pancake – n. a thin, flat, round cake that is made by cooking batter on both sides

mess – n. a very dirty or untidy state or condition

dictionary – n. a book that lists words in alphabetical order and gives the words' meanings, forms and pronunciations

conversation – n. an informal talk involving two people or a small group of people

dialogue – n. a conversation between two or more people

.........................................................

 

 *

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6 Minute English

INTERMEDIATE LEVEL

Why take a gap year?

EPISODE 191205 / 05 DEC 2019

Introduction

Some students delay university to take a year off travelling. The emphasis now is on doing a productive, purposeful gap year that will look good on your CV and help you get a job. Is it a good idea? Neil and Georgina hear two students with different views and teach you related vocabulary.

This week's question

According to the Institute of Fiscal Studies, which subject studied at university will lead to the highest average earnings five years after graduating? Is it…

a)    Law

b)    Veterinary science 

c)    Medicine and dentistry

Listen to the programme to find out the answer.

Vocabulary

gap year
year between leaving school and starting university that is usually spent travelling or working 

at the back of my mind
an idea we don’t think about frequently but keep stored deep in our memory 

productive
something that leads to a good or useful outcome 

predicted
what is likely to happen in the future based on current information 

an alien concept 
an idea that is strange and not familiar  

practical
relating to the learning of real skills which can be usefully applied

Transcript 

Note: This is not a word-for-word transcript     

Neil
Hello. This is 6 Minute English and I'm Neil. And joining me to do this is Georgina. 

Georgina
Hello.

Neil
Now, Georgina, I know you went to university to study for a degree but before you moved from college to university, did you take a year off?

Georgina
I did.

Neil
Well, you’re not alone. Many students choose to take a break from their studies to travel or gain work experience before moving on to university.

Georgina
Yes, and this is what we call a ‘gap year’.

Neil
And … in this programme we’re talking about taking a gap year and why doing this has become more important than ever. But first, as always, I need to challenge you and our listeners, Georgina, to answer a question. Are you ready?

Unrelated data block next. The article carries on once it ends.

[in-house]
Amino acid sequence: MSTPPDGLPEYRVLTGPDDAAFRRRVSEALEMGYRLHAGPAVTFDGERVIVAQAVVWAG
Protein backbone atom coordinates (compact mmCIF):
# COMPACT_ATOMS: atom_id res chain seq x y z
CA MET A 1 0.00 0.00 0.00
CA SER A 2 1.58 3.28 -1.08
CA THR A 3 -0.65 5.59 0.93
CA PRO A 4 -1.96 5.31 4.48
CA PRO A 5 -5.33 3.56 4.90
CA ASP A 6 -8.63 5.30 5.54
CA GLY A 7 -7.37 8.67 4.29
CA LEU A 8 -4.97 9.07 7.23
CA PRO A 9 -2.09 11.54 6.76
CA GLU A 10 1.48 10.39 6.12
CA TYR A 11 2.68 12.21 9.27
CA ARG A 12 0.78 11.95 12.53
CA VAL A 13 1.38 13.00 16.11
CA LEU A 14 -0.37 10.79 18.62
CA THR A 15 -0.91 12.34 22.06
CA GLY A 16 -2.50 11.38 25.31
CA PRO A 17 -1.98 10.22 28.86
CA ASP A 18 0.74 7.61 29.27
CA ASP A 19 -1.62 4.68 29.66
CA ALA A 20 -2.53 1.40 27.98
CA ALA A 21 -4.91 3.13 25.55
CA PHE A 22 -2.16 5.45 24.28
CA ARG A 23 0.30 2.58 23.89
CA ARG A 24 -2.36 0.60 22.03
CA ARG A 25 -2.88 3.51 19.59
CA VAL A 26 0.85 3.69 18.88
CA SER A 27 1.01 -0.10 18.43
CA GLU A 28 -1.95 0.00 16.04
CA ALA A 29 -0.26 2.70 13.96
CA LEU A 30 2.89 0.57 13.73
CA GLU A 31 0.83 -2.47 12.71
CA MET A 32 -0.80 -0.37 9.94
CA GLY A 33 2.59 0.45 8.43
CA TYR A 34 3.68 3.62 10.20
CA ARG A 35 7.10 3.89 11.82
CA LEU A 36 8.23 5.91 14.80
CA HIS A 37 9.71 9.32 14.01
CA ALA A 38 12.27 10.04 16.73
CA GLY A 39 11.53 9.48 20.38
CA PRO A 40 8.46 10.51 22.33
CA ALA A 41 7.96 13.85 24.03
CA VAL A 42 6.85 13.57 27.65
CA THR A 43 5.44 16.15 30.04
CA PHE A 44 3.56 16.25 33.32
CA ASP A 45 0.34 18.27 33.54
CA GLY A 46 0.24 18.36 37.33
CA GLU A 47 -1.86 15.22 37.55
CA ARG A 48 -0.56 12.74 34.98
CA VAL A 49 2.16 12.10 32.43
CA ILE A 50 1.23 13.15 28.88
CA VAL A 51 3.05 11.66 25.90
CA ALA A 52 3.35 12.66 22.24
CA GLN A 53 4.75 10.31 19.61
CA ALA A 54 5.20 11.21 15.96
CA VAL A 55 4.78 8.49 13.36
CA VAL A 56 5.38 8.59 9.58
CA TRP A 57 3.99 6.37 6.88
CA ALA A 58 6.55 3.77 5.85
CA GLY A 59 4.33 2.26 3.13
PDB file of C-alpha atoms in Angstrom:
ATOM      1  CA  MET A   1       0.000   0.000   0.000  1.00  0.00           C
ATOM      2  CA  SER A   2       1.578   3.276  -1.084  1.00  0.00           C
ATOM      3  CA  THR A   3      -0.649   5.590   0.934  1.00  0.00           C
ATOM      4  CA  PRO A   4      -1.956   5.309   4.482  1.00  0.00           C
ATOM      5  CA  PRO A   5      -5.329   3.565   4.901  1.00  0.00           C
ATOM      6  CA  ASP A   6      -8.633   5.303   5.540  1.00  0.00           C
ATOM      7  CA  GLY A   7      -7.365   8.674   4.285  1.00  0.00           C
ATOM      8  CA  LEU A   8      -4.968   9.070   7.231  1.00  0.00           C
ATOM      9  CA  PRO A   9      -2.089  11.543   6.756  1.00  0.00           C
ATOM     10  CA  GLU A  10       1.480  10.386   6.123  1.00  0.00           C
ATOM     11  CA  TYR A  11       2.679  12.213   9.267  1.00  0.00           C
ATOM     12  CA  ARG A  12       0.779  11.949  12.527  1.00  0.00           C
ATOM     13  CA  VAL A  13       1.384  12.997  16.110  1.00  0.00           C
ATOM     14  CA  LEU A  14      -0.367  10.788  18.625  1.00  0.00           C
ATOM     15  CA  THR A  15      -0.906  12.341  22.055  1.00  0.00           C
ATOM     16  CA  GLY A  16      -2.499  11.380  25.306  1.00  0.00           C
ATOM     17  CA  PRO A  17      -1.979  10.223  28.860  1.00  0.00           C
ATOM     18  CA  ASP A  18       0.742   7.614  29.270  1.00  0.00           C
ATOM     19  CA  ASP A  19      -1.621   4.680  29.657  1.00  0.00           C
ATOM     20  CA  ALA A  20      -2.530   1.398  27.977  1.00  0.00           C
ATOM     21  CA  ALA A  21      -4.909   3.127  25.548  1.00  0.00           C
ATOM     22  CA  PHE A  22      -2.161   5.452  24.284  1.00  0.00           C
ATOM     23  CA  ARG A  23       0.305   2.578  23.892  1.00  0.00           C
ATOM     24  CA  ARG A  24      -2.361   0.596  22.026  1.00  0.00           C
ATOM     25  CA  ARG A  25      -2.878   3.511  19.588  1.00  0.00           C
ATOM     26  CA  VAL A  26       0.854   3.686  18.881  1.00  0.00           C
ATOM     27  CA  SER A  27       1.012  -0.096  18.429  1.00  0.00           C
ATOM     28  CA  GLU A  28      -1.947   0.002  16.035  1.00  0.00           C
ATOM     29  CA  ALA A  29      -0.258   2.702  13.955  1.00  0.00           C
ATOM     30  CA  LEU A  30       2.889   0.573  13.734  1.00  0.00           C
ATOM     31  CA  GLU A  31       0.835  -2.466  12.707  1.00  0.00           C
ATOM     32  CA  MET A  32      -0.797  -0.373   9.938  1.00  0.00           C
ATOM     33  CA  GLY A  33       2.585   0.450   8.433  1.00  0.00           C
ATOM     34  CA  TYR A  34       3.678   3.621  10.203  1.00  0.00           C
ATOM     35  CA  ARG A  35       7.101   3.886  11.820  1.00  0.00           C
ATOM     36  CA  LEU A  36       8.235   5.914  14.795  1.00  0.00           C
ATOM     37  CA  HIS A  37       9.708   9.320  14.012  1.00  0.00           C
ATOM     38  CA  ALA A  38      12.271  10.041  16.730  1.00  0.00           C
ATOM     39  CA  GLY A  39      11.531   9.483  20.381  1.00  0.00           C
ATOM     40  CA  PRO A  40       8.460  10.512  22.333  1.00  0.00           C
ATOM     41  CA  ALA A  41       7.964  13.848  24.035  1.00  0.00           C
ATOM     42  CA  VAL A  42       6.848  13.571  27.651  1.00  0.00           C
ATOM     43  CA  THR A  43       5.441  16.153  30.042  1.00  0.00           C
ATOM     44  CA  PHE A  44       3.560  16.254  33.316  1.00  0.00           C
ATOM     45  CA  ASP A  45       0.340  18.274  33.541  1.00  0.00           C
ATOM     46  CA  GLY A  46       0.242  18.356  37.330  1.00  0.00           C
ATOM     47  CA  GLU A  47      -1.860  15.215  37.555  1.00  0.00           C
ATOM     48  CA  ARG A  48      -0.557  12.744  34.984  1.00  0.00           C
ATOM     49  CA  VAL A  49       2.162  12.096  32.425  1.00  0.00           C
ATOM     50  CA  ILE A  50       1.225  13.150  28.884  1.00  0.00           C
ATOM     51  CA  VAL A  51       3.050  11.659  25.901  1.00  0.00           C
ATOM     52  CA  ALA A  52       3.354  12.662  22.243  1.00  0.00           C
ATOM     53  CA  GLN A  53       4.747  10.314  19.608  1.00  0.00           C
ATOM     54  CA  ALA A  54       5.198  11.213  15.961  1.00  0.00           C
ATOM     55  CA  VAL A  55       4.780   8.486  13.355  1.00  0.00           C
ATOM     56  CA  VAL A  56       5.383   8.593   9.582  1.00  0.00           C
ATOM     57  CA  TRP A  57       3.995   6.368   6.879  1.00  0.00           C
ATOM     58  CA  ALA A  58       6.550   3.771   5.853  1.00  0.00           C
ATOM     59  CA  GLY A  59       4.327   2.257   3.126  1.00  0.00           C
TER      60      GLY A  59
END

Georgina
Ready and waiting, Neil!

Neil
According to the Institute of Fiscal Studies, which subject studied at university will lead to the highest average earnings five years after graduating? Is it…
a) Law
b) Veterinary science, or
c) Medicine and dentistry
What do you think, Georgina?

Georgina
Well, all are subjects that involve lots of studying – but as a guess, I think those studying veterinary science end up working as vets and earning the most money – so it’s b), I think.

Neil
OK. Well, we’ll find out if you’re right at the end of the programme. Let's get back to talking about gap years – as the name suggests, it’s a break or gap in between your studies – we might also call it a year out. It’s not a new concept – meaning idea – and there are a number of reasons why someone may choose to take one.

Georgina
That’s right. The BBC’s Smart Consumer podcast looked at this and heard from two students – one, Meg, took a gap year and the other, Tom, didn’t. Let’s hear from them now…

Students – Meg and Tom
Meg: I knew I wanted to go to university, but... I decided I'll do it after a year out. That way I can wait till I get my official results and apply to university with those rather than getting predicted grades and then, you know, potentially being surprised and not being able to follow the path I wanted. I just always had in the back my mind that I'd spend a year doing something productive and something that would just be good fun.
Tom: It's not something that I really knew about to be honest, I think, until I started university. It was a bit of an alien concept to me. It's something I've never thought about - it would have been far too expensive and it's not something that would have been able to rely on my parents or family members for.

Neil
Two different experiences there. So Meg said she had ‘in the back of my mind’ doing a gap year. That means she had the idea but didn’t think about it frequently – it was stored deep in her memory.

Georgina
And she had the idea of doing something productive – that means leading to a good or useful outcome – and, of course, having fun at the same time!

Neil